Thanks for this. I thought about something similar with small concrete slabs or pavers with a hole in the middle for worms. And some mesh over. I'm thinking of letting the dog run round the back near the bin. It's obsessed with possums so I'm sure a rat would interest it Commented Sep 30, 2019 at 21:30
  • @CrabBucket Is the dog a rat terrier by any chance?
    – JimmyJames
    Commented Oct 1, 2019 at 14:02
  • Nope - afraid not. It's a Labradoodle. So somewhere between a Poodle, a Labrador and a teddy bear! Commented Oct 1, 2019 at 22:11

30 cm is absolutely not deep enough to deter the rats. They easily dig that deep to get to food. Regular Chicken Wire is neither strong enough or is woven small enough to keep them out. Try to google "Rat Mesh", and you will find wire mesh made for keeping rats out.

Take it seriously, you do NOT want rats near your house.


I've had rats living in my allotment compost bins for years; we try to ignore each other. My bin is made of pallets so is hard to make rat-proof. A plastic bin should be more secure, except for the open bottom - the obvious weak point for rats to enter. I don't know if 30cm is deep enough to deter rats, they're tenacious little sods. Personally, I'd be inclined to try putting a layer or two of chicken mesh under the bin. At least that would give them something to think about. Good luck.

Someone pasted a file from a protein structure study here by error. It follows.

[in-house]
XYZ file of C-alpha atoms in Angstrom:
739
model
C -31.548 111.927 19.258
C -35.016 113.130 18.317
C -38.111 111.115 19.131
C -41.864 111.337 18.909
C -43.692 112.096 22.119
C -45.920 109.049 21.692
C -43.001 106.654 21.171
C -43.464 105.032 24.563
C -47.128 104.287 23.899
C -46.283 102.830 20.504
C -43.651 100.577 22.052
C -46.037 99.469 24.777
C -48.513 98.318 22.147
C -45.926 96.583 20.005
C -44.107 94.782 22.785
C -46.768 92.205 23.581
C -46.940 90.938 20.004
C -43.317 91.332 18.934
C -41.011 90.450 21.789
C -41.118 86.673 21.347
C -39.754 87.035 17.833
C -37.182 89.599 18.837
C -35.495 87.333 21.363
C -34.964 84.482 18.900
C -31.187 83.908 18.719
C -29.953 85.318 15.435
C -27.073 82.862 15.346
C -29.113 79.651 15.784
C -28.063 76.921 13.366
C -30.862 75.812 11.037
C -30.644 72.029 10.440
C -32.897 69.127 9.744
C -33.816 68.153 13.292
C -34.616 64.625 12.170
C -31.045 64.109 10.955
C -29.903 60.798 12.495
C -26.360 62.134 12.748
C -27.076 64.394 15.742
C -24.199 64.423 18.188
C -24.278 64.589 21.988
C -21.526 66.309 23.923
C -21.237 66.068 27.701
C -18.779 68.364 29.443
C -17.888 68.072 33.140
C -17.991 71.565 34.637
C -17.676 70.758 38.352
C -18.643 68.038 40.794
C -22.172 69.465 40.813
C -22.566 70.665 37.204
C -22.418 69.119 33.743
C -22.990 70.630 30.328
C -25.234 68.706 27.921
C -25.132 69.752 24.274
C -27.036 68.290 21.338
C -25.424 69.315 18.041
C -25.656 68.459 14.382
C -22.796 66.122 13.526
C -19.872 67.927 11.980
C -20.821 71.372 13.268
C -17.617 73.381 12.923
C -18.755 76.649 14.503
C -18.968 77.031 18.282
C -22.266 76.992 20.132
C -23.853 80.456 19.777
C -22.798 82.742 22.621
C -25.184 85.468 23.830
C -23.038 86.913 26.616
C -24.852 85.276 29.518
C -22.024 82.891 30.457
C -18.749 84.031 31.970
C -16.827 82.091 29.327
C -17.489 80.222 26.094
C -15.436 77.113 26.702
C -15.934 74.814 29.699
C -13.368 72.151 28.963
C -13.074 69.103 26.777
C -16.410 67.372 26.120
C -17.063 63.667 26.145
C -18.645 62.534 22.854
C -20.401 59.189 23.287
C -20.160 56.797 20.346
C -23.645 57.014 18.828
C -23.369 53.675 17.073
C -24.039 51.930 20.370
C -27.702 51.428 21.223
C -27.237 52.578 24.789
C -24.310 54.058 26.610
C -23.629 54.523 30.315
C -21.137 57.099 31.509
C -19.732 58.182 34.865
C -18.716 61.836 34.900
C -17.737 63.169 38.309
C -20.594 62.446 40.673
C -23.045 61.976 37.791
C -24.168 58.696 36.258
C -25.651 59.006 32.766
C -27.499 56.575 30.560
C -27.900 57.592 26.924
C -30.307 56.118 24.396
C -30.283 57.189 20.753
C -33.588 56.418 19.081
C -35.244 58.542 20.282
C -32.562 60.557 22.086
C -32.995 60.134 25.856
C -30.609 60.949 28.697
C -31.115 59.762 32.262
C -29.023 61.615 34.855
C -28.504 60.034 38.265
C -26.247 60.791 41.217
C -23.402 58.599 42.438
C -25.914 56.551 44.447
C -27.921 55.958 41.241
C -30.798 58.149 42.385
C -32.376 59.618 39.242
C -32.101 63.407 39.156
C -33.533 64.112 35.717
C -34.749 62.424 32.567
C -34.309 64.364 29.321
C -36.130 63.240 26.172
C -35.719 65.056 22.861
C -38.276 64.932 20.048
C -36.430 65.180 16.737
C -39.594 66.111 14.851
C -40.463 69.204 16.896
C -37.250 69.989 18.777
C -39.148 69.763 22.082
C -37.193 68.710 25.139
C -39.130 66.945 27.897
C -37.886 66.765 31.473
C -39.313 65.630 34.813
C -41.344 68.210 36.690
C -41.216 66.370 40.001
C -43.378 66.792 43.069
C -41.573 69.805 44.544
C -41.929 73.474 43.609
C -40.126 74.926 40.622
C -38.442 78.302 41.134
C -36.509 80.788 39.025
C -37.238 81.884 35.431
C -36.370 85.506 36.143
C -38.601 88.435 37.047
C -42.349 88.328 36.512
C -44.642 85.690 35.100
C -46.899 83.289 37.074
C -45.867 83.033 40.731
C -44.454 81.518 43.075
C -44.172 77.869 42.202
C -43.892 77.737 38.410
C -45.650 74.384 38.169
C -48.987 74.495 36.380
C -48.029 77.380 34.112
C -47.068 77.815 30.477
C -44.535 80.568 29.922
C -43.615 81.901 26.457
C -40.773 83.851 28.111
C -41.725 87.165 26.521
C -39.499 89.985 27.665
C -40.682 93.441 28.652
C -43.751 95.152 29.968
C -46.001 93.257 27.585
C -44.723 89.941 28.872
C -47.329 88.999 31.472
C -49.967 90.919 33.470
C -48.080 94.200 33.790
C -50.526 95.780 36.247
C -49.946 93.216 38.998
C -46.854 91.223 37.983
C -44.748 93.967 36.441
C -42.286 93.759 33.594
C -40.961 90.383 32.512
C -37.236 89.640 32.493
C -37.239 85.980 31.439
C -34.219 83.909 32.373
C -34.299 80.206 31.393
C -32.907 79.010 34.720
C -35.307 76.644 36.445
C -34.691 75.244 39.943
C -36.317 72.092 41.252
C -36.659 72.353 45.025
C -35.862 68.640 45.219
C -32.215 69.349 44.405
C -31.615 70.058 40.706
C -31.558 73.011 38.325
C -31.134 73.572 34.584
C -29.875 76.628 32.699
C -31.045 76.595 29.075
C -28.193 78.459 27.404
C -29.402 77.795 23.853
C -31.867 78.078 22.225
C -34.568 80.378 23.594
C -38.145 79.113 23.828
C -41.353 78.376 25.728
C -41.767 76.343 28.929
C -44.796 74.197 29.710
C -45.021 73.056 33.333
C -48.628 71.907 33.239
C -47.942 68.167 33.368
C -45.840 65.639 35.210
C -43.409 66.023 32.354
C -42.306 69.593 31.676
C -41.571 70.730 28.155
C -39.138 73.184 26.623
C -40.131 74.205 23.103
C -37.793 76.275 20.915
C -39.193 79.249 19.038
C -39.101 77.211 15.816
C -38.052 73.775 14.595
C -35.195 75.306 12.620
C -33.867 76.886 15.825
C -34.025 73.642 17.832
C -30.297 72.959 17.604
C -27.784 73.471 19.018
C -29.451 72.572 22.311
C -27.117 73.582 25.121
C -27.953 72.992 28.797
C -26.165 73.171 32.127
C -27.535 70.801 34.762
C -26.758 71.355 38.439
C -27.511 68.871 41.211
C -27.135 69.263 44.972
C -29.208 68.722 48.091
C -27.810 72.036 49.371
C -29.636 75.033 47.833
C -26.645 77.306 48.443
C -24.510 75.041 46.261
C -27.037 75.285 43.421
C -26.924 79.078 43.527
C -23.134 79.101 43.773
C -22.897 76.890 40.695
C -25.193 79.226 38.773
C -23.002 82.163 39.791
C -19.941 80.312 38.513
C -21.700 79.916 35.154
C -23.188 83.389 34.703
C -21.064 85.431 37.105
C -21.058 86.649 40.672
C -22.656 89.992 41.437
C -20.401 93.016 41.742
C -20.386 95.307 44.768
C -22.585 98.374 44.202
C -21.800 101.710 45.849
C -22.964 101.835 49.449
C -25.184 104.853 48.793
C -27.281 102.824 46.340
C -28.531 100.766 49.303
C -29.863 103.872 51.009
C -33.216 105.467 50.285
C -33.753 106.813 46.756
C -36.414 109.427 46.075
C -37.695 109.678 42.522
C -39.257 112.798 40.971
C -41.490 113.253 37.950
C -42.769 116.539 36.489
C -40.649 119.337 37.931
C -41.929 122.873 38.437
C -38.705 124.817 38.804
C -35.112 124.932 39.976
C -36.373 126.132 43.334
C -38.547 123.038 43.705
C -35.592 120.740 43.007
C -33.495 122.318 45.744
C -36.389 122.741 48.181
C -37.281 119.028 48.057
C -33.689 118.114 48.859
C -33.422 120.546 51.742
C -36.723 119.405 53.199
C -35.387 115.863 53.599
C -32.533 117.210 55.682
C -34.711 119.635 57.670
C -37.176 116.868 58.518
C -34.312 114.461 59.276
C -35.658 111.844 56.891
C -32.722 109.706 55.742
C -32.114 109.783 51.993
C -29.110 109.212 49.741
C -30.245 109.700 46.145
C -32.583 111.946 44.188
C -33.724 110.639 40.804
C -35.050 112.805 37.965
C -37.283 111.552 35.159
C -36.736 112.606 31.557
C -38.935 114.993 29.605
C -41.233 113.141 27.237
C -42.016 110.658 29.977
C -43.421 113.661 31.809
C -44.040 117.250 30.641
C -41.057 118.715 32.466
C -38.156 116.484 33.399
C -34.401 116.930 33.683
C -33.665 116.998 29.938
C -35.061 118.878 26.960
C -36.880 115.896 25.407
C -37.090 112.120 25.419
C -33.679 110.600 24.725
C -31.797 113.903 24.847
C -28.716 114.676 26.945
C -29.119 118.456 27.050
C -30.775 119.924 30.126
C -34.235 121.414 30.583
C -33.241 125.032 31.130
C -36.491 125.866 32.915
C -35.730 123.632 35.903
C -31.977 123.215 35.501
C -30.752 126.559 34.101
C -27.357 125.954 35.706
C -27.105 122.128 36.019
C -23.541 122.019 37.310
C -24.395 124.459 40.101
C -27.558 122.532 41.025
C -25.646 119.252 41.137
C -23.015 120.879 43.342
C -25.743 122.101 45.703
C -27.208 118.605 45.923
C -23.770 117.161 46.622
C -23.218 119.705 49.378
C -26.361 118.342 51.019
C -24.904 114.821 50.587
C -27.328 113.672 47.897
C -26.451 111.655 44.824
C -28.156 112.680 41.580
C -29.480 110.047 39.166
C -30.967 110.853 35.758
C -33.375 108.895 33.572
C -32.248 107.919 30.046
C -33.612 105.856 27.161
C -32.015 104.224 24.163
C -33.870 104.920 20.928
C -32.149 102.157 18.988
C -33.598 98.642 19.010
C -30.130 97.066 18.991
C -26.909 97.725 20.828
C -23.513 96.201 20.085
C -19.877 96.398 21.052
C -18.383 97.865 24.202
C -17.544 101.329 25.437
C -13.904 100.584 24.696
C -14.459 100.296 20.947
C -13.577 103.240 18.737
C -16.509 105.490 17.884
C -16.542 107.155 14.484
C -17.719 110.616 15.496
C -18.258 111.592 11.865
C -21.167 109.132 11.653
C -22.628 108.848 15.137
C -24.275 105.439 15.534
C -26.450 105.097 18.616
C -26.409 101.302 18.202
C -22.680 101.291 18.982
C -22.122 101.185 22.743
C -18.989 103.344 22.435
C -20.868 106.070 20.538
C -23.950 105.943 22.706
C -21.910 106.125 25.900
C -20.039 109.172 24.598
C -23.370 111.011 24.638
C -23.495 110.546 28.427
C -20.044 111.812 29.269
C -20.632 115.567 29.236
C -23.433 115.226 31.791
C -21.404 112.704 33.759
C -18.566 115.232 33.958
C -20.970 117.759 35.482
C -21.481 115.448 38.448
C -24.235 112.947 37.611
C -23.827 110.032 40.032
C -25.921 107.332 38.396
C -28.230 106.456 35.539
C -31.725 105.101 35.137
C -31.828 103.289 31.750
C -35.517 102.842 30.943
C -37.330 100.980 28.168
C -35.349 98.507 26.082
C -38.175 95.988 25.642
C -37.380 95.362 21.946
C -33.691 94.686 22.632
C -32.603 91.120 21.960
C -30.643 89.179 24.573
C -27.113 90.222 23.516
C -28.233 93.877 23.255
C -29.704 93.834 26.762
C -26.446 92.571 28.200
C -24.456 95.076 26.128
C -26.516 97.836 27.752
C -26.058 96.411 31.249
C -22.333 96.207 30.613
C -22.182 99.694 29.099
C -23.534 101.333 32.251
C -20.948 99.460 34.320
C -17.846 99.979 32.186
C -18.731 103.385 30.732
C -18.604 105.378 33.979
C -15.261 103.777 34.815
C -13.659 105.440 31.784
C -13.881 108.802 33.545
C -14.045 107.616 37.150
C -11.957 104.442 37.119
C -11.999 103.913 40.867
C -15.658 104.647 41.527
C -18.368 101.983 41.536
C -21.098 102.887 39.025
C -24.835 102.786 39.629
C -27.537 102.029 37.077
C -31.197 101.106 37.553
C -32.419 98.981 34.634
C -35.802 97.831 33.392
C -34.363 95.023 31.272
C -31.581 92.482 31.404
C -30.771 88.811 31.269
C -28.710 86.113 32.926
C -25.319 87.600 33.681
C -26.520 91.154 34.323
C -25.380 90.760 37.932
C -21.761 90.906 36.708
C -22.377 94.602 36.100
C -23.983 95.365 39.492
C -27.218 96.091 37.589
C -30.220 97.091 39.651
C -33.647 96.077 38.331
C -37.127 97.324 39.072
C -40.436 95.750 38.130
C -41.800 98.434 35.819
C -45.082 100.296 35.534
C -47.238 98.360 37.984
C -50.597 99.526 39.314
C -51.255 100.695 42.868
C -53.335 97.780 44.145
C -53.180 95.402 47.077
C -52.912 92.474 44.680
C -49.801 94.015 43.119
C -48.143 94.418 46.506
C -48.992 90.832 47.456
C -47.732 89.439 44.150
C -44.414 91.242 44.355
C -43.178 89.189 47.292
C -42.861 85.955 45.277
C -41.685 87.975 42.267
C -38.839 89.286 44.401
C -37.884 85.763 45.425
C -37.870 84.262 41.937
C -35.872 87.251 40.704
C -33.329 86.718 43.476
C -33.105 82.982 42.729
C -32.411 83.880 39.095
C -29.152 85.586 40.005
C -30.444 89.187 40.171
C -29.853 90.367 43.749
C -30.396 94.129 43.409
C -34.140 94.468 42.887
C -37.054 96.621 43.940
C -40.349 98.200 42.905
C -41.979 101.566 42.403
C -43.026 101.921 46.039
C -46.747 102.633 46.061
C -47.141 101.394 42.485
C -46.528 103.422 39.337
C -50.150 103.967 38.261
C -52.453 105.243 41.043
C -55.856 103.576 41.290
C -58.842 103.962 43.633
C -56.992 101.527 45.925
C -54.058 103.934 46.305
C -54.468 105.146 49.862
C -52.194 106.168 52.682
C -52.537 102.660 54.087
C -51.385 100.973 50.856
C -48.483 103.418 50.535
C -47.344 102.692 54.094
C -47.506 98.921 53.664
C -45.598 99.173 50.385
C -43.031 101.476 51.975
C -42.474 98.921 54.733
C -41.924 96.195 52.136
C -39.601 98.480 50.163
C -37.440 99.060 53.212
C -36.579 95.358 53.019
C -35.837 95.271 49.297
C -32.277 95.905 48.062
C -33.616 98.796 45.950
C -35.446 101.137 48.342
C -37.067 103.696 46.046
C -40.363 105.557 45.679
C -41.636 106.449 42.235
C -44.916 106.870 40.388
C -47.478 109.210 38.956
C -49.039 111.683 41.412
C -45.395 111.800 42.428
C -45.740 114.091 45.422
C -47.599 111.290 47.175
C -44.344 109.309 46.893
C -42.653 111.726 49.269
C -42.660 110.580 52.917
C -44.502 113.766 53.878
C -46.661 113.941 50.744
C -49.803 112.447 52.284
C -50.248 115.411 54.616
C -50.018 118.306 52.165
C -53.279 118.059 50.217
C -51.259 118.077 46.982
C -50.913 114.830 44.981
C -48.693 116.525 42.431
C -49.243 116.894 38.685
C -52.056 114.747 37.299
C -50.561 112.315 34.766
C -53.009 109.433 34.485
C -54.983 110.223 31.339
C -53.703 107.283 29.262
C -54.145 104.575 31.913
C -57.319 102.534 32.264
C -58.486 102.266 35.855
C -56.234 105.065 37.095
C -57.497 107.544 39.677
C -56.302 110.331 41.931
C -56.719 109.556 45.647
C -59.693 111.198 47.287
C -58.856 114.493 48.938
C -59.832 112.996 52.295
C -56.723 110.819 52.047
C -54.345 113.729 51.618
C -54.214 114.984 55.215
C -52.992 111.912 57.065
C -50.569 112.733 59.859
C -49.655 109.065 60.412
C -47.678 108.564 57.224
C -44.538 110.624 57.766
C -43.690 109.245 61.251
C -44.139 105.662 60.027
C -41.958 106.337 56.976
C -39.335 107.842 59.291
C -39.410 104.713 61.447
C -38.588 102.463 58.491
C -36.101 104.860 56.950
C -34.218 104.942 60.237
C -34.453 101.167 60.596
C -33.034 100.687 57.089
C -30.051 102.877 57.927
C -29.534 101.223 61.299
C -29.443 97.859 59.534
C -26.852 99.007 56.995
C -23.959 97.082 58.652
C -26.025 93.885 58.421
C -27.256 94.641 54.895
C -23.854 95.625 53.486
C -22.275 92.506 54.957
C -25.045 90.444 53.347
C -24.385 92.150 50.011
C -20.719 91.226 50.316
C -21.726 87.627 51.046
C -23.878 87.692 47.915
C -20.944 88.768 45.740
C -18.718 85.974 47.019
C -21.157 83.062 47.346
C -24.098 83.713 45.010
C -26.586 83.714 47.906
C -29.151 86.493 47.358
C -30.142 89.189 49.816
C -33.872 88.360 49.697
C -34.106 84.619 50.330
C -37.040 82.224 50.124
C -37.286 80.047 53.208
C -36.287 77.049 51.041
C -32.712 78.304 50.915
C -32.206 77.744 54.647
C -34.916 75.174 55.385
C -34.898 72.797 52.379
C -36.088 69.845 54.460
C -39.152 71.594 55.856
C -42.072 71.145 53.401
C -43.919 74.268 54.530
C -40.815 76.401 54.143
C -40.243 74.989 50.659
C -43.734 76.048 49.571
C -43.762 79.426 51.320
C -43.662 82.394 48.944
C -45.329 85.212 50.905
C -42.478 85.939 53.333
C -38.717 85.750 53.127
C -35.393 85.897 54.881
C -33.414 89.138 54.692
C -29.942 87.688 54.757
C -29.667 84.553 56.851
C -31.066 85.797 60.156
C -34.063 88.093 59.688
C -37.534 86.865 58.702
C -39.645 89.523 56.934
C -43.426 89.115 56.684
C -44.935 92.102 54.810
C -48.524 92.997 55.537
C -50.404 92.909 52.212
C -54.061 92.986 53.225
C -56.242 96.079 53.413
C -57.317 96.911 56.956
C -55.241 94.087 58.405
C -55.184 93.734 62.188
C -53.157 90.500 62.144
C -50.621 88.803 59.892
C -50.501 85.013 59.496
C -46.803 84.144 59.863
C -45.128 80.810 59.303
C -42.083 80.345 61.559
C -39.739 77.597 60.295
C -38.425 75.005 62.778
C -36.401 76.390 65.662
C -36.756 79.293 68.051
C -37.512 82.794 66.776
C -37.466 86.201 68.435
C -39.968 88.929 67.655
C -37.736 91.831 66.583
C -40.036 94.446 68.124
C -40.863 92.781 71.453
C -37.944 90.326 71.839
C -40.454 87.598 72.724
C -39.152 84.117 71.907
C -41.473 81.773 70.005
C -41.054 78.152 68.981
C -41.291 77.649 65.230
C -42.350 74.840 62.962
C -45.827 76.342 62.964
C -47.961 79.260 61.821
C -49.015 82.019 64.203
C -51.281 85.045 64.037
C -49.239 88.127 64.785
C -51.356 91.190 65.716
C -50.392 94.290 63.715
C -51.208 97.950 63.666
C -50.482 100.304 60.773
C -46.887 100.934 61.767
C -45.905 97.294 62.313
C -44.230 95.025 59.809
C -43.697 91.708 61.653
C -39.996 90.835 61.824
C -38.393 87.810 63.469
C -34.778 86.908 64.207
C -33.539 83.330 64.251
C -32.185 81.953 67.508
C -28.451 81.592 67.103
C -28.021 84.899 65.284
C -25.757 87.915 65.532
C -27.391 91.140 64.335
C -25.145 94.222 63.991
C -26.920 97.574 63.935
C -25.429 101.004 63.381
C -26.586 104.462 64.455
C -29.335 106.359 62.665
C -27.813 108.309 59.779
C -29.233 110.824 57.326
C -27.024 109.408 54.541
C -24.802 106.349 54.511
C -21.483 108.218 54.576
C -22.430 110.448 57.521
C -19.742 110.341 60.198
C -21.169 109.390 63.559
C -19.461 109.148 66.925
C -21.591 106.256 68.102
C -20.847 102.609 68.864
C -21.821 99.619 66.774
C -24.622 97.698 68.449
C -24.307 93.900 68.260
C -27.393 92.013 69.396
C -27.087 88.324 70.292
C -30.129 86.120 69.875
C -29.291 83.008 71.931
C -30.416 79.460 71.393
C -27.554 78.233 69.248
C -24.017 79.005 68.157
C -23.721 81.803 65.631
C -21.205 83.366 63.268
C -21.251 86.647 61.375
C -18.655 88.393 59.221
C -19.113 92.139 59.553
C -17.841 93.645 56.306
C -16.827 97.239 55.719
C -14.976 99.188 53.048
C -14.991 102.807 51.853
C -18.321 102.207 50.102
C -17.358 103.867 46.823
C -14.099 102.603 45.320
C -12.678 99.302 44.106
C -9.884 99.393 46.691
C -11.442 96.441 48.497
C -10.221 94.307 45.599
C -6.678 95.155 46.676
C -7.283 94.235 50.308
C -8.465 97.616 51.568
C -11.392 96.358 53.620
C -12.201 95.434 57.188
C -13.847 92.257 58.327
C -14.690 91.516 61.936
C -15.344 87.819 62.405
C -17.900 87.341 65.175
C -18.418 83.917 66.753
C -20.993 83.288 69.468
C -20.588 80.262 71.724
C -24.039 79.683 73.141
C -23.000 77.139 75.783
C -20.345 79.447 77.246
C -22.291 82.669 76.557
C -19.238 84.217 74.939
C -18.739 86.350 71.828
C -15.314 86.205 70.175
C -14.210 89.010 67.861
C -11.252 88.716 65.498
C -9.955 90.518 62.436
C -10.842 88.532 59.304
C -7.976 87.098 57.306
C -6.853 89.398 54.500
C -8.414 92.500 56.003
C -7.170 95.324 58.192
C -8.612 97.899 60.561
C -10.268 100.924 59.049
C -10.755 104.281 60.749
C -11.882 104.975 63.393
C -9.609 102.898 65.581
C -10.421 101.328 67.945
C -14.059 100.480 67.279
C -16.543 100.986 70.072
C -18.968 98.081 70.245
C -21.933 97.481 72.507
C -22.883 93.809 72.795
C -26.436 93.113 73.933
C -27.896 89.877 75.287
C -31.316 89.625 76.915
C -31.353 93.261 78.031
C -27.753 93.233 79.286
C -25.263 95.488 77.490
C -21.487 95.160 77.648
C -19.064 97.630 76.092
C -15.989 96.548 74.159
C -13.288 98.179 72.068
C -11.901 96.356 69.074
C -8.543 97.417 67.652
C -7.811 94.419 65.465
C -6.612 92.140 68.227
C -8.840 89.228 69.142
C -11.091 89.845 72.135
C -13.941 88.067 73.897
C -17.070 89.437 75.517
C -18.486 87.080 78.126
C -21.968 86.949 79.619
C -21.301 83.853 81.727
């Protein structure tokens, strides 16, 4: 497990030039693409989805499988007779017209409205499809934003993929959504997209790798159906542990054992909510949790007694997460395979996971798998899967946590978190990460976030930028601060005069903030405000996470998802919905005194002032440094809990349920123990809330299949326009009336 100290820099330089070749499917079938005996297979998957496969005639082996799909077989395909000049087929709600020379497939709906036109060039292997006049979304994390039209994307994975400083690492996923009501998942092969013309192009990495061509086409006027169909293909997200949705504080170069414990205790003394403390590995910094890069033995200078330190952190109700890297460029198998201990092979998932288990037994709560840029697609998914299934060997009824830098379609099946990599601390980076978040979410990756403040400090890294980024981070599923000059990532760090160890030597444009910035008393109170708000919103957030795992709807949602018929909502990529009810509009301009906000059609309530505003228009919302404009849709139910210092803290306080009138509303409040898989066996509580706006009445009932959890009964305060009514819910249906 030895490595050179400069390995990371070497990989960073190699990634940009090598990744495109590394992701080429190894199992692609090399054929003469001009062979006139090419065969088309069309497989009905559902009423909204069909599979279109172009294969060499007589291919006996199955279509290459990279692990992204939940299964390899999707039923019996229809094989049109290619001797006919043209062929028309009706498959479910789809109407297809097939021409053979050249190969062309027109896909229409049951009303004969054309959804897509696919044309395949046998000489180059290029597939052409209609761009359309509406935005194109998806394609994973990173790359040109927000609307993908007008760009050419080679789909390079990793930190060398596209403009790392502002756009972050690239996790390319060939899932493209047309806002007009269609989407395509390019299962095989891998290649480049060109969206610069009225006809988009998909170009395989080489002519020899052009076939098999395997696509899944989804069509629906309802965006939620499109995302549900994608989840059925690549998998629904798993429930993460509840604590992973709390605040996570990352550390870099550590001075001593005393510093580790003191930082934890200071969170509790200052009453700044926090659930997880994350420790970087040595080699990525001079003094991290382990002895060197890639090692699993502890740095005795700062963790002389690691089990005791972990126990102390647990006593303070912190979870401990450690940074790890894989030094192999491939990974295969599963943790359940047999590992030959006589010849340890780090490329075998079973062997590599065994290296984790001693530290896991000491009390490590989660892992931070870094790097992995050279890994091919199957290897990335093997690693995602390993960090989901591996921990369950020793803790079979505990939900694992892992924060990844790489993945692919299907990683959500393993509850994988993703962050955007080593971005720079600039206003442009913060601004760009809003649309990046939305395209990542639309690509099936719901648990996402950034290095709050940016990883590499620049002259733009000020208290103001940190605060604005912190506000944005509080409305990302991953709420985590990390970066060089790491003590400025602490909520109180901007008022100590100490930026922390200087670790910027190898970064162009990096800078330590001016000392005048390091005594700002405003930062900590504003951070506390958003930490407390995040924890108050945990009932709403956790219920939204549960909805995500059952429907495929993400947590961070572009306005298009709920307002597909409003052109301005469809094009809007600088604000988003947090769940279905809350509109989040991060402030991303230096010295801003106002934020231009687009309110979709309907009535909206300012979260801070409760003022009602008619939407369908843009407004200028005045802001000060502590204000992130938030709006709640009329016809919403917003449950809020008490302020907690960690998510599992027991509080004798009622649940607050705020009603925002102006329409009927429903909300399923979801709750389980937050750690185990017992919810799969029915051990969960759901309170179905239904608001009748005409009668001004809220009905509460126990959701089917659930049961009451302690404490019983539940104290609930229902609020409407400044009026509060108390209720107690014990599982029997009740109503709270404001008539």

• 2
    Also, put a lid on the bin. They can climb almost anything, but they don't eat steel wire mesh. (Plastic mesh is no deterrent at all.)
    – alephzero
    Commented Sep 30, 2019 at 9:26
  • 2
    Incidentally, the best way to block up a rat hole is with weak cement mixed with plenty of crushed glass. Either they are smart enough to stop when they try to chew through it, or they come to a nasty end. Either way, the problem gets solved!
    – alephzero
    Commented Sep 30, 2019 at 9:32

Depending on where you live, you might be able to attract natural things that get rid of rats.

Making proper roosting for things like owls around the compost pile will allow stalking by birds of prey. I've had limited success in the past, but it can be hard to get consistent avian predators.

The second thing you can do is encourage snakes. This can be hard to do if you live in colder climates, but in warm climates this shouldn't be too hard, especially if you live near a creek or a body of water. There's the risk of cotton mouths taking residence in your yard if you are near a body of water, however cotton mouths, while venomous, are extremely non-confrontational, to the point of absurdity at times. You can poke and prod at them with little recourse, and even when they strike they are likely to leave only dry bites, or not even puncture your skin.